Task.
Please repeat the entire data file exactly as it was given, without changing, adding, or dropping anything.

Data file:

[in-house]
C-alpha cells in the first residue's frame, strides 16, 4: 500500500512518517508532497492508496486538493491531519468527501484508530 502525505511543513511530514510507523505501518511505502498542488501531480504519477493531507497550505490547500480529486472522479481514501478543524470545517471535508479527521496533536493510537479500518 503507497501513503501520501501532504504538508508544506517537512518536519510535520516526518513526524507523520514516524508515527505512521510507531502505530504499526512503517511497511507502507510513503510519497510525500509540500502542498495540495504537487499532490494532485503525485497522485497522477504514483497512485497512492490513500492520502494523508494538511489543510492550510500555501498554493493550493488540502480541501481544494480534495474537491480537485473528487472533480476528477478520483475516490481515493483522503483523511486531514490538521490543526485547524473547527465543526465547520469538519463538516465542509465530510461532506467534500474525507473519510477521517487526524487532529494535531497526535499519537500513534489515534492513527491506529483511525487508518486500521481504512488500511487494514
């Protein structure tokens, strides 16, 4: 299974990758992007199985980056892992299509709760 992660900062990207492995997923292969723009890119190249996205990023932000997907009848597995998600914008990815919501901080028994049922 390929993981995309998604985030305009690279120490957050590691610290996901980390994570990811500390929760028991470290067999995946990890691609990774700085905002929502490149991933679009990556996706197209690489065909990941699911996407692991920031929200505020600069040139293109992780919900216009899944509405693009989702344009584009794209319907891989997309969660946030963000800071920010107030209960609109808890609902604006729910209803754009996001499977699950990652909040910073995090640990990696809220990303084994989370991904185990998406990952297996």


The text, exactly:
[in-house]
C-alpha cells in the first residue's frame, strides 16, 4: 500500500512518517508532497492508496486538493491531519468527501484508530 502525505511543513511530514510507523505501518511505502498542488501531480504519477493531507497550505490547500480529486472522479481514501478543524470545517471535508479527521496533536493510537479500518 503507497501513503501520501501532504504538508508544506517537512518536519510535520516526518513526524507523520514516524508515527505512521510507531502505530504499526512503517511497511507502507510513503510519497510525500509540500502542498495540495504537487499532490494532485503525485497522485497522477504514483497512485497512492490513500492520502494523508494538511489543510492550510500555501498554493493550493488540502480541501481544494480534495474537491480537485473528487472533480476528477478520483475516490481515493483522503483523511486531514490538521490543526485547524473547527465543526465547520469538519463538516465542509465530510461532506467534500474525507473519510477521517487526524487532529494535531497526535499519537500513534489515534492513527491506529483511525487508518486500521481504512488500511487494514
């Protein structure tokens, strides 16, 4: 299974990758992007199985980056892992299509709760 992660900062990207492995997923292969723009890119190249996205990023932000997907009848597995998600914008990815919501901080028994049922 390929993981995309998604985030305009690279120490957050590691610290996901980390994570990811500390929760028991470290067999995946990890691609990774700085905002929502490149991933679009990556996706197209690489065909990941699911996407692991920031929200505020600069040139293109992780919900216009899944509405693009989702344009584009794209319907891989997309969660946030963000800071920010107030209960609109808890609902604006729910209803754009996001499977699950990652909040910073995090640990990696809220990303084994989370991904185990998406990952297996």